The B-BBEE Commission reiterates its concern about the low level of reporting and the overall slow pace of economic transformation. To address this, the B-BBEE Commission has started conducting site visits on the reports submitted verify the accuracy of the reports submitted and to identify best practices to share with other measured entities. Also, preparation to refer measured entities that failed to submit reports are underway as their conduct is not only a violation of the B-BBEE Act, but enables the harbouring of fronting arrangements.
There are also worrying trends observed over the three-year period 2017-2019. Though black ownership indicates slight change, the black ownership percentage does not always correspond with the management control scores. For instance, an entity is able to score full points for ownership and very low on management control, which gives the impression that despite black ownership recorded, black people are not involved in the control and core operations of the measured entity. Also, the saturation of management control points is still between junior and middle management, also noting the rotation of black executive from one measured entity to another, without utilising the skills development element to create a pipeline of new black executives.
Under the enterprise and supplier development element, measured entities are still not able to transform the value chain by developing sustainable black owned entities utilising the supplier development and enterprise development aspects of the element. Preferential procurement enables market access but does not automatically translate into enterprise or supplier development, and hence the three aspects be implemented in a complementary manner for the desired impact.
Further, whereas supplier or enterprise development focuses on creating sustainable black owned entities, most initiatives are increasingly implemented through a third party or intermediary, with less focus on the needs of the beneficiary. While the codes of good practice do allow for the use of a third party or intermediary to implement enterprise and supplier development, there must still be a comprehensive needs analysis, and a substantial part of the spend by the measured entity must be initiated and implemented with the beneficiary entity, and not for the benefit of the third party or intermediary that facilitates the initiatives.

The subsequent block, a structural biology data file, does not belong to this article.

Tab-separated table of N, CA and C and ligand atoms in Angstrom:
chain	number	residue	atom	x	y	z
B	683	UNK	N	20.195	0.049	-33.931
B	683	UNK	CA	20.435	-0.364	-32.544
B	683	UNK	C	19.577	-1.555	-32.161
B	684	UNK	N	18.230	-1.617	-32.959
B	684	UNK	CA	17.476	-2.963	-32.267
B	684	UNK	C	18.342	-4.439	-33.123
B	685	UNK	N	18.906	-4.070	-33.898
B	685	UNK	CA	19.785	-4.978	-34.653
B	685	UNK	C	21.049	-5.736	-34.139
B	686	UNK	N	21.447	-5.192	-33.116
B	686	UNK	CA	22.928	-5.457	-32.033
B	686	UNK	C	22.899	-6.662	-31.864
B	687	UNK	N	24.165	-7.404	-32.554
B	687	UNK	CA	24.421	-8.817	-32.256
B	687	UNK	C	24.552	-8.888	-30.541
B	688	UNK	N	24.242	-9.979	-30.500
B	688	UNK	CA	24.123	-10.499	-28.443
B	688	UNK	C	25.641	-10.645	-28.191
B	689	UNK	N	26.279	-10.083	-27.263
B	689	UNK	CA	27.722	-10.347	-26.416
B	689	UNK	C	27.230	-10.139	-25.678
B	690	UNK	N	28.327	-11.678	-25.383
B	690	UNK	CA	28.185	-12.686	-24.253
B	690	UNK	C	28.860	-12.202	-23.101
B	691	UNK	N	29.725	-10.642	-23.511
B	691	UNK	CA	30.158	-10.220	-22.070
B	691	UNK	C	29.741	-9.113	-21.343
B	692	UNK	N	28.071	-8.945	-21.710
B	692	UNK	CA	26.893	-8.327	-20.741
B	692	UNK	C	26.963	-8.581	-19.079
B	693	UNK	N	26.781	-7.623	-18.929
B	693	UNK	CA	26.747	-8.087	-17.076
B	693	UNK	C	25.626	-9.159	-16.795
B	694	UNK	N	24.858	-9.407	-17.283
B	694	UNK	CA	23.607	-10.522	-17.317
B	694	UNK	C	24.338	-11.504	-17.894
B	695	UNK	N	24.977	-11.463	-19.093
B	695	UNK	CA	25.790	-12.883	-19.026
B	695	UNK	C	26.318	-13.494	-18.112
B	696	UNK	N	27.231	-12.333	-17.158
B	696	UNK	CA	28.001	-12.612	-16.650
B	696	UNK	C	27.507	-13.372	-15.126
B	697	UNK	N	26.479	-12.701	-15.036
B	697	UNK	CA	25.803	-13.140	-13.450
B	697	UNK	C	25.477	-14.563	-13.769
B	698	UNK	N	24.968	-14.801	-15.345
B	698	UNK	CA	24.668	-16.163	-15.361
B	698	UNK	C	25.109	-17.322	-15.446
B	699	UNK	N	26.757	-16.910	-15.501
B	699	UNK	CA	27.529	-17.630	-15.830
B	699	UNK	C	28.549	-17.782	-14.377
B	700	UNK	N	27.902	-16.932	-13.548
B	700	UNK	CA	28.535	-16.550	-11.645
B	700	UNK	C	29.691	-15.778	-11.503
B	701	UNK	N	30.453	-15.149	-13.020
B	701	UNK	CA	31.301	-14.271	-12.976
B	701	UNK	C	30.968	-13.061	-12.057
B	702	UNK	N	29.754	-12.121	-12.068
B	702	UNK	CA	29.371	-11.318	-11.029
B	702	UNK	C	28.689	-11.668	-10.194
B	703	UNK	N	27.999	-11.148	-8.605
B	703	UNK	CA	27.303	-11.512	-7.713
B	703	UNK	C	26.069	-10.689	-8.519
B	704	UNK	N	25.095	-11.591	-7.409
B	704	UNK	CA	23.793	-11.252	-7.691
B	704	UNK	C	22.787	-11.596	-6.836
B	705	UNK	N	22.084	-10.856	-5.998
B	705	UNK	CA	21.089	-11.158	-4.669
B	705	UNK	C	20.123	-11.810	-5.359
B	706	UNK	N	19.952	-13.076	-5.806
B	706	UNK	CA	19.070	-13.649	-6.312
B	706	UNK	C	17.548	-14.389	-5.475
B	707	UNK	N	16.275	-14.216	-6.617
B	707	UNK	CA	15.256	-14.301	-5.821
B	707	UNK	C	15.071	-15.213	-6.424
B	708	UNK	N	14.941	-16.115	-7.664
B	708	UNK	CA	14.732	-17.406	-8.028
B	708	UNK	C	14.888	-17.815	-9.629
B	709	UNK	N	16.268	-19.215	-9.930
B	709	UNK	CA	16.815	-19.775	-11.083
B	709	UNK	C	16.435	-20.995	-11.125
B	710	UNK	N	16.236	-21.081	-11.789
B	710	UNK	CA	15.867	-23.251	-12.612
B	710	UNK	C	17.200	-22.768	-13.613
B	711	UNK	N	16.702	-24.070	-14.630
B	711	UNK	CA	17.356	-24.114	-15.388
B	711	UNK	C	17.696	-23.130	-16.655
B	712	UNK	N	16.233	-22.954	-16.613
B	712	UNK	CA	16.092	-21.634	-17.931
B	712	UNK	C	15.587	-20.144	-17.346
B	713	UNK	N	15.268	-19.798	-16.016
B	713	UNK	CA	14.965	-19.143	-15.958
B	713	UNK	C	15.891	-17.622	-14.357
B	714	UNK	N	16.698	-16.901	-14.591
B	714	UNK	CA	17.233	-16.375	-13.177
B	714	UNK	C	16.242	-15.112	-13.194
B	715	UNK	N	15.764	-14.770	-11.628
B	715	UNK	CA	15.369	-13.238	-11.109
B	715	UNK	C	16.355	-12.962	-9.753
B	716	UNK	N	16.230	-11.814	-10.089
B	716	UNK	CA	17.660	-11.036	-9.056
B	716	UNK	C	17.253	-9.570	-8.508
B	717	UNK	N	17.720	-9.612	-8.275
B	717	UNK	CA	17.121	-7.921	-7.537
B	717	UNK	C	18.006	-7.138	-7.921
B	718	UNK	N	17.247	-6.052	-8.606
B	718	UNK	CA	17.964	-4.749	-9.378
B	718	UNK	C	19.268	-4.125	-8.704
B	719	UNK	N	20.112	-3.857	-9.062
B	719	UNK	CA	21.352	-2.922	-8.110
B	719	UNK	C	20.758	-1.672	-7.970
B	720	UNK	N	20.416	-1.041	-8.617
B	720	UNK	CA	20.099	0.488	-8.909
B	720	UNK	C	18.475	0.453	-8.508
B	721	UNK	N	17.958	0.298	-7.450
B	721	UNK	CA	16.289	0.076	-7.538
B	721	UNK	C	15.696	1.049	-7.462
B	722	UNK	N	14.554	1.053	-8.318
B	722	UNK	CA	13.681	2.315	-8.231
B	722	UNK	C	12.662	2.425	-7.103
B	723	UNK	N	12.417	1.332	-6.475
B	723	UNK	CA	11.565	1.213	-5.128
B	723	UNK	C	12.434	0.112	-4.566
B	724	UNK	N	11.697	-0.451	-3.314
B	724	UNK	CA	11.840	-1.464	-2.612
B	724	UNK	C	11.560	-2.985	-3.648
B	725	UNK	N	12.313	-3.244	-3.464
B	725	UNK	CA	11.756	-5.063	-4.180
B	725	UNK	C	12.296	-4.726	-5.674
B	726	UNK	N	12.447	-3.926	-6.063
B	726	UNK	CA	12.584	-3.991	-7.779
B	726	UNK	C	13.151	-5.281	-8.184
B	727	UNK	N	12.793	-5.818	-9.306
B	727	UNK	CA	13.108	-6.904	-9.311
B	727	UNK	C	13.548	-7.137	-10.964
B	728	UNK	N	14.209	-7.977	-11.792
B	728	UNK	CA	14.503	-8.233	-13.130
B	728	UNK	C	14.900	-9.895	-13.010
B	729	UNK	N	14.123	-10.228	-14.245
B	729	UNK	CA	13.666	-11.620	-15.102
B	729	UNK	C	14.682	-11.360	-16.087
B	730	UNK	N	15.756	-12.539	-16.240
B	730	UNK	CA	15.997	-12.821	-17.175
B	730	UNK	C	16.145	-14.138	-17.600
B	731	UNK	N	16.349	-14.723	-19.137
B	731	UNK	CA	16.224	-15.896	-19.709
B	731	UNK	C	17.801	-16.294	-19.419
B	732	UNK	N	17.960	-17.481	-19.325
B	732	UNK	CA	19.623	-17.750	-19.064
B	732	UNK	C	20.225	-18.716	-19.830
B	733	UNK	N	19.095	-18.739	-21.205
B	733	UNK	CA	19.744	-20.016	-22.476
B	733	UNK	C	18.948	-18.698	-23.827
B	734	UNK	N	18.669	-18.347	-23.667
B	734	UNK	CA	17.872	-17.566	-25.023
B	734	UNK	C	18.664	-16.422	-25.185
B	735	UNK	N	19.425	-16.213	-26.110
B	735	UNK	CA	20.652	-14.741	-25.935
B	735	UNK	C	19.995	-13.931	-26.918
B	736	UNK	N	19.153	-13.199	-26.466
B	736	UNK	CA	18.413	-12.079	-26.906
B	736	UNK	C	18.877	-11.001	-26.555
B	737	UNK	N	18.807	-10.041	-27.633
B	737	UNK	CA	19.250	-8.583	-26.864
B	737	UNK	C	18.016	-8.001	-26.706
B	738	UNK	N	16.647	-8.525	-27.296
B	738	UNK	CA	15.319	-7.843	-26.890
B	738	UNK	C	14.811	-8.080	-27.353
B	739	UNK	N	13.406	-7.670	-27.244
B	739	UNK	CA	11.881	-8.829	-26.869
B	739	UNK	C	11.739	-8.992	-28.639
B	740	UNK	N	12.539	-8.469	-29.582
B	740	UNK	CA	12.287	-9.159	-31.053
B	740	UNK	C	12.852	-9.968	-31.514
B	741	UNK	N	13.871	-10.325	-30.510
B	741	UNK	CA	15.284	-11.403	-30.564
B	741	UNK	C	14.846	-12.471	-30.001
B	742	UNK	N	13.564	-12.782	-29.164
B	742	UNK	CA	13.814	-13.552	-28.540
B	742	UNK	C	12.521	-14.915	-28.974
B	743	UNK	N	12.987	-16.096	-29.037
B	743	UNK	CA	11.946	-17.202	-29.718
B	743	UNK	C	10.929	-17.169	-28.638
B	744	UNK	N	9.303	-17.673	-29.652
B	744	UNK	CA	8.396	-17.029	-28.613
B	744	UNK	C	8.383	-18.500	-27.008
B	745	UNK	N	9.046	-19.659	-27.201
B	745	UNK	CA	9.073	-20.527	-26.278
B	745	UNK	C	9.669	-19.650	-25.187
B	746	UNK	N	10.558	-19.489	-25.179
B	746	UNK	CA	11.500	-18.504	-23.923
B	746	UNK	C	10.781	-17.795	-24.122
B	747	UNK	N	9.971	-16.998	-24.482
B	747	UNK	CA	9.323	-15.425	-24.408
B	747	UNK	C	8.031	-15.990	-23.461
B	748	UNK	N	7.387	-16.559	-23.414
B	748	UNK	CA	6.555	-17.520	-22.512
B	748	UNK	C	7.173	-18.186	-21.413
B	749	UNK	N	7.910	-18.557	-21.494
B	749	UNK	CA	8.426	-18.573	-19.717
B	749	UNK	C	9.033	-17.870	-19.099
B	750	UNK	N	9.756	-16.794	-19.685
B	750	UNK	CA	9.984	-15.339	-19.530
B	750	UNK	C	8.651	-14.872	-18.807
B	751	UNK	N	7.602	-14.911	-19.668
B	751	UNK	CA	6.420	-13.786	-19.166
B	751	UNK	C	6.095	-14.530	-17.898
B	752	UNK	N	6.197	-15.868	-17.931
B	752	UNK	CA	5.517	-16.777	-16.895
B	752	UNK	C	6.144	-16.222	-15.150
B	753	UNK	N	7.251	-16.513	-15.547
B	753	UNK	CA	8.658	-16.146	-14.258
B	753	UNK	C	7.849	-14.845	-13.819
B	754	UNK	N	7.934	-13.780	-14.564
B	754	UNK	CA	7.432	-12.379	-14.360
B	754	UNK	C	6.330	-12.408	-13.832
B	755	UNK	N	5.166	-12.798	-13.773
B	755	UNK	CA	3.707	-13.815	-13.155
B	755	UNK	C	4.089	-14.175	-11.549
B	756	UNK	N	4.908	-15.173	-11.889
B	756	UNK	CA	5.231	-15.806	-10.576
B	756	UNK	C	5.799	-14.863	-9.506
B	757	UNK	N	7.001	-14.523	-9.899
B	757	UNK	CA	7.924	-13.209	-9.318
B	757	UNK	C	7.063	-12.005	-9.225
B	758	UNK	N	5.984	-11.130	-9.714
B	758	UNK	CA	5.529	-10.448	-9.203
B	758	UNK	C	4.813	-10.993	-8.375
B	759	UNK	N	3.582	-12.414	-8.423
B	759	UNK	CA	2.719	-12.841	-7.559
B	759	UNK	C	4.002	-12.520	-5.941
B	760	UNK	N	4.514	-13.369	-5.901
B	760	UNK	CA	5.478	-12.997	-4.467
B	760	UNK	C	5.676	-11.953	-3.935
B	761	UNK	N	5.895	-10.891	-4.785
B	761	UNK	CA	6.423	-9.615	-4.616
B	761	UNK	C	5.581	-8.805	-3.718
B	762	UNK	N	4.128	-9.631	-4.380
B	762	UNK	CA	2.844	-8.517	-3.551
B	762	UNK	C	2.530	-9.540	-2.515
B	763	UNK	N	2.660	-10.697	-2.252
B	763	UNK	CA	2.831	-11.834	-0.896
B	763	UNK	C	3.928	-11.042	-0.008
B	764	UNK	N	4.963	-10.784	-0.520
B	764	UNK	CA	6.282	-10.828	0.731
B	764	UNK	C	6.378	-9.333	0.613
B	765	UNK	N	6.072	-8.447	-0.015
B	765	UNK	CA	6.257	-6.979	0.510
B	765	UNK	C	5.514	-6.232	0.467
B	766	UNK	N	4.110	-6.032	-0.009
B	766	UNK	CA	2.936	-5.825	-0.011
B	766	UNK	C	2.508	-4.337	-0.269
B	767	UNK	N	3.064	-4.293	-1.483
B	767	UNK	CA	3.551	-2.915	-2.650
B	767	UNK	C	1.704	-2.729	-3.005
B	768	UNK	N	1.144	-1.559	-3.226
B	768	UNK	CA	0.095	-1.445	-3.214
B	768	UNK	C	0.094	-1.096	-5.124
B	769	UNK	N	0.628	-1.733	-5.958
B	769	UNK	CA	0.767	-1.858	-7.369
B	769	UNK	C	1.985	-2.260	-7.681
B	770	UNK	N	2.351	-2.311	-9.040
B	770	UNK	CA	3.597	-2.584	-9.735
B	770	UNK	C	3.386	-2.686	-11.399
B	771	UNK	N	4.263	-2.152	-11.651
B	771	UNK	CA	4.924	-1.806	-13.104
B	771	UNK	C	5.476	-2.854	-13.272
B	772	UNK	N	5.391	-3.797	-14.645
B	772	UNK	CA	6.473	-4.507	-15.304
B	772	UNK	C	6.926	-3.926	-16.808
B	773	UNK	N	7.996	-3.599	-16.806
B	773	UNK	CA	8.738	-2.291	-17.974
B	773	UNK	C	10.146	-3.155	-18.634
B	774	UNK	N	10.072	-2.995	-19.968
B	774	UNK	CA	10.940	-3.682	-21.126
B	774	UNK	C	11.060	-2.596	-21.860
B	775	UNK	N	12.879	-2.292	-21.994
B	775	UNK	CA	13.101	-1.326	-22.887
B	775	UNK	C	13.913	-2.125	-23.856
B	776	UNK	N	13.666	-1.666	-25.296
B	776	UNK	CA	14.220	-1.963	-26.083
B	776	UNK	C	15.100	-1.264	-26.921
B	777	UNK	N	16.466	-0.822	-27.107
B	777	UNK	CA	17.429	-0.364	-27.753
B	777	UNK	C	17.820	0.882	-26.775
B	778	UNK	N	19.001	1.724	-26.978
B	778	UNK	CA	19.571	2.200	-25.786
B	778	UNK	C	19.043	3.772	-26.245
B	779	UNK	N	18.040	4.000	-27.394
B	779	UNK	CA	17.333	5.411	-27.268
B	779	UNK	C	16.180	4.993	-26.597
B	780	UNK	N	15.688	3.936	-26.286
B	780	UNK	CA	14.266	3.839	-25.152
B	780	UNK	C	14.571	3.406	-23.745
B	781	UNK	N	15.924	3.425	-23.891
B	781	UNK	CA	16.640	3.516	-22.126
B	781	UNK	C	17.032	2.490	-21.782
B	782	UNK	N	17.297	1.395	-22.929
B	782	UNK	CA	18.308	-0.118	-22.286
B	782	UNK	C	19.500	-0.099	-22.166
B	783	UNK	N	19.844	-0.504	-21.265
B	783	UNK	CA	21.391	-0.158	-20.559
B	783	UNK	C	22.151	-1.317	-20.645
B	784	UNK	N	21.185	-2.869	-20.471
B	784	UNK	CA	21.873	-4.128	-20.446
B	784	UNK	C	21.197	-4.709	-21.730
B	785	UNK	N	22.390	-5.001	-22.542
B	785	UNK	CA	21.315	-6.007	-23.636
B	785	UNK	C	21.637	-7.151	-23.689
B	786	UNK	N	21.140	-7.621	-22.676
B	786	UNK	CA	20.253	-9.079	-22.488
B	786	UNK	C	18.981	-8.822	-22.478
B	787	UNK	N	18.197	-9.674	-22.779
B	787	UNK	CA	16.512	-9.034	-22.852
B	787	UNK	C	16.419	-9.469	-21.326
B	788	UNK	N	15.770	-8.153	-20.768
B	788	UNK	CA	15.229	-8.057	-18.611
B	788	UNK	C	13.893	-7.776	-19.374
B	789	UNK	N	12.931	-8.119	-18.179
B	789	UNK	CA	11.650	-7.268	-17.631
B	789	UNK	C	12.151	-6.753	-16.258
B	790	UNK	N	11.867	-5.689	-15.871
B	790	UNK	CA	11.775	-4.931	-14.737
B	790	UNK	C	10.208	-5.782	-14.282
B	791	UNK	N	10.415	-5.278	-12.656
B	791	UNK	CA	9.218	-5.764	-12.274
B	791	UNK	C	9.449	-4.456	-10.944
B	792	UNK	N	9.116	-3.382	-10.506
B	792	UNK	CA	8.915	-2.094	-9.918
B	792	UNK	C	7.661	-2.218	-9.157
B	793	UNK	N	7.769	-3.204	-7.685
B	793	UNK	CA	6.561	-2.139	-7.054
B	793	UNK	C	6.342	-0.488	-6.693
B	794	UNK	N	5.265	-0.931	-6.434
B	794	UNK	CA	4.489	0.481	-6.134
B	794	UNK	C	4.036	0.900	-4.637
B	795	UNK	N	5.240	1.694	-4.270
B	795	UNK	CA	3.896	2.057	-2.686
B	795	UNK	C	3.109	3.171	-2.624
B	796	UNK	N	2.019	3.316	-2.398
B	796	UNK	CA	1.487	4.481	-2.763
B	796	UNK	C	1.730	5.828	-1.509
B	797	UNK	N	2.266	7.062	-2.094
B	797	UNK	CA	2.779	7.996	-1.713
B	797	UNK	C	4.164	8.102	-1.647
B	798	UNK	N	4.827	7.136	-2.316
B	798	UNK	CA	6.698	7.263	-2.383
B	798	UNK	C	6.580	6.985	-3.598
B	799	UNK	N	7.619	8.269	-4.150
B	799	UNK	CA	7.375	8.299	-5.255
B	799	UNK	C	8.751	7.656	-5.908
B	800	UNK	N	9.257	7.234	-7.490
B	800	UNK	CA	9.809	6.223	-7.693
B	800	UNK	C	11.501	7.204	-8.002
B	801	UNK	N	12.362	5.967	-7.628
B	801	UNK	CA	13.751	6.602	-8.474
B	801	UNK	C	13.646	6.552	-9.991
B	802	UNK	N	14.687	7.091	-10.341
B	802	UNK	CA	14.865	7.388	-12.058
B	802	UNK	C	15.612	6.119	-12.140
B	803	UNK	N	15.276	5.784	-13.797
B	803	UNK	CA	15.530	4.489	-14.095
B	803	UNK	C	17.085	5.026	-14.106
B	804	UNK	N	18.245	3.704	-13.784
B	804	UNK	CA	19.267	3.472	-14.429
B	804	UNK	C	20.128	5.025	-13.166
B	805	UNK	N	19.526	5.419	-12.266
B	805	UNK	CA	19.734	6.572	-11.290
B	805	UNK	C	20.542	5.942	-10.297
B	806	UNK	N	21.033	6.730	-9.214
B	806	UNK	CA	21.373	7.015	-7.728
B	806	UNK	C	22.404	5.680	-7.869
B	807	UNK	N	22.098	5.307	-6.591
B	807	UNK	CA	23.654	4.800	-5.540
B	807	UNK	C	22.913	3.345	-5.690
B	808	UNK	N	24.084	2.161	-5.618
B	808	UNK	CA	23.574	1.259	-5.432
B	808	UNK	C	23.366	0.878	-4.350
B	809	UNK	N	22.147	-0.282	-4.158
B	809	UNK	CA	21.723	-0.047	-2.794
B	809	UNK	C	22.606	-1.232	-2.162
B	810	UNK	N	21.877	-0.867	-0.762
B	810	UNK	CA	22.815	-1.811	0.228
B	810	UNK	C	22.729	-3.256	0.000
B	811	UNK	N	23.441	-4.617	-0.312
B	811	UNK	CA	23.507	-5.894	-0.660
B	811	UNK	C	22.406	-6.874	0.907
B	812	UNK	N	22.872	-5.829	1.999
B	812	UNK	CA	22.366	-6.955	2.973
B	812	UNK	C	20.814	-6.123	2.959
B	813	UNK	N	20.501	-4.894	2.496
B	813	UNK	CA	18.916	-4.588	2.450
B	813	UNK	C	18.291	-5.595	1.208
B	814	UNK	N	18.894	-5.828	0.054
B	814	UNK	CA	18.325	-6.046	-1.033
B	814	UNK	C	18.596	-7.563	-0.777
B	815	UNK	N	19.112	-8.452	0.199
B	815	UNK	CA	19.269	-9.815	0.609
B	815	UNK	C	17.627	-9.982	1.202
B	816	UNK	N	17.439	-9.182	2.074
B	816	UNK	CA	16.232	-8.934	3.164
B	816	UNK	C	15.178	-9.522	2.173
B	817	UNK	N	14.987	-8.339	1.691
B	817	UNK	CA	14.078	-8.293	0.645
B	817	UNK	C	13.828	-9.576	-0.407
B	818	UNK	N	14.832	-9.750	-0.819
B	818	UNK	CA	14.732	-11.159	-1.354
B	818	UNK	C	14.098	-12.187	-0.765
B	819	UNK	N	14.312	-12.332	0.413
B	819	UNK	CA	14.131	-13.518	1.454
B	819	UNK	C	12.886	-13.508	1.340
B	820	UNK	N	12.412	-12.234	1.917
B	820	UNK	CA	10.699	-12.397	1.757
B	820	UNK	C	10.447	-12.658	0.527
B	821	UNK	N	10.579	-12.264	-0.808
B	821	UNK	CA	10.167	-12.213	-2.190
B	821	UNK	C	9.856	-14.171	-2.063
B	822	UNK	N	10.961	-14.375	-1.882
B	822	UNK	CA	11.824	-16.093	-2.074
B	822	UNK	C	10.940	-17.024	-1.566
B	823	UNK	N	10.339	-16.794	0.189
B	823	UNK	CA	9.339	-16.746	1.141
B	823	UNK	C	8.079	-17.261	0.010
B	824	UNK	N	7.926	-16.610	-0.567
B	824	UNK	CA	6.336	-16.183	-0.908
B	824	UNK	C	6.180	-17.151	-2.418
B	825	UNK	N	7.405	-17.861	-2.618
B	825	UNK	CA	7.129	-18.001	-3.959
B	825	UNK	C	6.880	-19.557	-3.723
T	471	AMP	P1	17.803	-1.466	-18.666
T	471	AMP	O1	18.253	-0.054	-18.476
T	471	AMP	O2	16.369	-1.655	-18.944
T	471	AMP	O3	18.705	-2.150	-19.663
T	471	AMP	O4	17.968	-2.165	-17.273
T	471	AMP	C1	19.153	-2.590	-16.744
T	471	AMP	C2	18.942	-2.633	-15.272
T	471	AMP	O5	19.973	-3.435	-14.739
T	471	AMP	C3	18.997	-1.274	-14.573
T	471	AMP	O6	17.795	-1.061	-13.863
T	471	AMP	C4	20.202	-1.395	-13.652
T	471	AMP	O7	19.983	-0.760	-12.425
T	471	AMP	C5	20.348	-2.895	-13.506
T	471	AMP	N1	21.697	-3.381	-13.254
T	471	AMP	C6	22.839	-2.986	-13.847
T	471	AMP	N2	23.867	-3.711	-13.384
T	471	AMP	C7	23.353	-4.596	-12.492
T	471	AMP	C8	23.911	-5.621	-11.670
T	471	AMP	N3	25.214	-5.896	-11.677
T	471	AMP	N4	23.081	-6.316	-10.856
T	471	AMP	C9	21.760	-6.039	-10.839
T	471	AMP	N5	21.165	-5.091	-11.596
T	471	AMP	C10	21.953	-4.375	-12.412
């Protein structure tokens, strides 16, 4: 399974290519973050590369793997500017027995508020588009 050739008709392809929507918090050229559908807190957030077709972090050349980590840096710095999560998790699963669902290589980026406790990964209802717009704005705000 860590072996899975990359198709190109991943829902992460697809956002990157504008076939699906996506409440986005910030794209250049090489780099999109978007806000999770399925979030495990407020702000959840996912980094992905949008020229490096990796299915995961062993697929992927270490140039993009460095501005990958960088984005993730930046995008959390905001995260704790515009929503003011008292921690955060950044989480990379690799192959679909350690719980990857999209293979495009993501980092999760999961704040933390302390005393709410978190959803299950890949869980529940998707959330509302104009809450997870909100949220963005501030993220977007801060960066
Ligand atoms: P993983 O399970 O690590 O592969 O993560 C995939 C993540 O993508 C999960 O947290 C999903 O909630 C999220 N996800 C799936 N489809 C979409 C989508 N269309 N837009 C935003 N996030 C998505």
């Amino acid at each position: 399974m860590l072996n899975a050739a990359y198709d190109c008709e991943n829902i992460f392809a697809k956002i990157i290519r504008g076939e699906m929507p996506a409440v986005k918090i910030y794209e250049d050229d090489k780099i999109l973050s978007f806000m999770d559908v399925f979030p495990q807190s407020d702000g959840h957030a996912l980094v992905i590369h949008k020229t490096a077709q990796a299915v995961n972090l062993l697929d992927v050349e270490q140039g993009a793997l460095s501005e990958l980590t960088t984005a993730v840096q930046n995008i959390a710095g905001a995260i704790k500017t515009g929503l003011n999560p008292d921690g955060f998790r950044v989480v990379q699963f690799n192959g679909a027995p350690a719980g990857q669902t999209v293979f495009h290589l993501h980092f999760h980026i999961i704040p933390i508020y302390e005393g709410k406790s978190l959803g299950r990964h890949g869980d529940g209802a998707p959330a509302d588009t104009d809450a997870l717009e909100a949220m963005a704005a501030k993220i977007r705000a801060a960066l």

For the real and accelerated broad-based black economic empowerment to be achieved, the B-BBEE Act must be applied consistently by both the private and public sector, particularly in regard to section 10 and section 13G of the B-BBEE Act, which are mandatory. Also, ownership, skills development and enterprise and supplier development are priority elements, however, performance overall is not satisfactory (see below table of 3-year summary).
A compliance driven strategy was applied over the three-year period (2017-2019) to encourage compliance and given high levels of non-compliance, the B-BBEE Commission has resolved to invoke the corrective enforcement strategy, which may result in adverse findings and entities referred for prosecution. The B-BBEE Commission, however, remains open to assist private and public sector entities to adhere to the B-BBEE Act free of charge.
The B-BBEE Commission was established in terms of section 13B of the B-BBEE Act 53 of 2003 as amended by Act No 46 of 2013 with powers effective from 6 June 2016. The
B-BBEE Commission’s mandate, amongst others, is to supervise and encourage adherence to the B-BBEE Act in the interest of the public, conduct reactive and proactive investigations and promote good governance and accountability by creating an effective and efficient environment for the promotion and implementation of the objectives of broad-based black economic empowerment.
Click on the link to access the report https://www.bbbeecommission.co.za/wp-content/uploads/2020/07/National-Status-and-Trends-on-Broad-Based-Black-Economic-Empowerment_.pdf
Issued on behalf of the B-BBEE Commission by:
Sidwell Medupe – Departmental Spokesperson
Department of Trade, Industry and Competition
Tel: +27 12 394 1650
Mobile : +27 79 492 1774
E-mail : MSMedupe@thedtic.gov.za